"Make Believe Salvation"
(PaPa, FRFR, C, BB, L, S, AA, D, MM) Strong mixed pagan worldview with some Buddhist and New Age content such as a Buddhist icon, a mystical guru’s book is shown on a desk, there’s discussion of life being an illusion, girl meditates to be a hen laying an egg after being told she can be whatever she dreams, father tells story of a witch turning a man into a horse, but also with some Christian, moral content, such as mentions of the Saints and Apostles, and themes of forgiveness, love, hope, sacrifice, giving, and honesty; two obscenities and four profanities; no violence man coughs up blood; no sex, just a kiss between a married couple; no nudity; alcoholism is addressed in the movie; smoking, but no drug use; and, there’s the portrayal of a dysfunctional family where the mother almost commits suicide and the father is an alcoholic.
SAVING MR. BANKS tells the story of how Walt Disney convinced a cantankerous Englishwoman to sell him the rights to her children’s books about the magical nanny, Mary Poppins. SAVING MR. BANKS has a brilliant script, with strong performances and powerful moments, but it has a mixed worldview with Christian, New Age, Buddhist, and occult elements, so strong caution is advised.
SAVING MR. BANKS tells the true life story of Walt Disney trying against all hope to convince the author, P.L. Travers, to give him the movie rights to her popular Mary Poppins books for children. SAVING MR. BANKS is extremely poignant and even heartrending, but has a mixed worldview with some New Age and Buddhist content as well as much Christian dialogue.
P.L. Travers is the writer of the beloved Marty Poppins books. She has kept the rights from Walt Disney for 20 years, but her funds are running low. Though she’s very hesitant, Mrs. Travers decides to get on the plane and go to Los Angeles to start the process of selling the rights.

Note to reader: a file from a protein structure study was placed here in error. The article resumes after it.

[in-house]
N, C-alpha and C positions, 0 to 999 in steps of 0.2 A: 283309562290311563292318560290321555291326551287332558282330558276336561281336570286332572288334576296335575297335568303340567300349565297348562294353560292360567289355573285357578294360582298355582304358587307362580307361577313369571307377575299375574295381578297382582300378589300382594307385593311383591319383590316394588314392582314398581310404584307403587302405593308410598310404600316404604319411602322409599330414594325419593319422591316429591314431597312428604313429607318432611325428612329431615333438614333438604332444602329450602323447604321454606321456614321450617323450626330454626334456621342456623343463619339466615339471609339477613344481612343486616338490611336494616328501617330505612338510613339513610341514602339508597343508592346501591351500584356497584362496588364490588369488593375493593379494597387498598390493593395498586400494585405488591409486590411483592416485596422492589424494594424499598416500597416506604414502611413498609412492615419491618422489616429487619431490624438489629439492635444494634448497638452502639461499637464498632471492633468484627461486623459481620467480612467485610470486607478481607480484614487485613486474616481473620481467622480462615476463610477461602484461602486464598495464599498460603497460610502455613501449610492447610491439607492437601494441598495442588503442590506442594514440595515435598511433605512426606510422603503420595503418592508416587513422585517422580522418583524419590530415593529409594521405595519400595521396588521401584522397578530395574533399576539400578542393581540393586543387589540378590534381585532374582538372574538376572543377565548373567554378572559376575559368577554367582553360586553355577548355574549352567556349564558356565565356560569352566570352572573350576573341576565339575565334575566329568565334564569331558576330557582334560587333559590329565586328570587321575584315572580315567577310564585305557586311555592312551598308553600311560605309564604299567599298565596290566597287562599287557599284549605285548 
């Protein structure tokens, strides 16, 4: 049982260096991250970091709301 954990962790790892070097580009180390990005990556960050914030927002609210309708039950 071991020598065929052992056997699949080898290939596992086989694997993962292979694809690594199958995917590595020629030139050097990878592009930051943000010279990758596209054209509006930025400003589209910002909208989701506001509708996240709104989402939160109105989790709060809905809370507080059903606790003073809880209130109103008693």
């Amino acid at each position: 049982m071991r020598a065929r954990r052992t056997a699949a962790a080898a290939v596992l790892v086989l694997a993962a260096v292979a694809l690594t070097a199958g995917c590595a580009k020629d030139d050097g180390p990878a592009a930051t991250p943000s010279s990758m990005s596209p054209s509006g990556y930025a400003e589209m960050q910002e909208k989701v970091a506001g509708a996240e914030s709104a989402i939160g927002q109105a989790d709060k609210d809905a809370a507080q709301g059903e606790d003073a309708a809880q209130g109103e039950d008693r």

Mrs. Travers is very specific about how she wants Mary to be portrayed, and she will not let Walt drift from that image. Once arriving, Mrs. Travers is greeted by Ralph, a kind limo driver who constantly states optimistic comments that Mrs. Travers immediately refutes.
When Mrs. Travers arrives at her hotel, she’s overwhelmed by Disney Paraphernalia, such as giant stuffed Disney characters like Mickey Mouse, which she stuffs away in the closet. Finally, Walt Disney warmly welcomes Mrs. Travers to his office, telling her he promised his children he would get the rights and make the movie for them. He’s willing to give Mrs. Travers whatever she wants to make a Mary Poppins movie.
Throughout the whole experience with Walt, Mrs. Travers experiences flashbacks to her youth in Australia with her father, whom she loved dearly. At such a young age, Travers didn’t see the harm of her father’s excessive drinking. Her father tells her that this life is an illusion, and she can be whatever she dreams. In reality, Mrs. Traver’s father was living a lie and destroying his life from alcoholism.
Finally, when Mrs. Travers shows some interest in fully giving Walt the rights, something goes wrong. Walt has to truly show his kind nature in order to work with Mrs. Travers.
SAVING MR. BANKS has a brilliant script, in which the story truly unfolds, showing the characters’ depth and arc. The music and cinematography are also executed well. Emma Thompson and Paul Giamatti do extremely strong performances. Overall, the movie is very well made, and, though there are flashbacks, they flow perfectly together to create depth.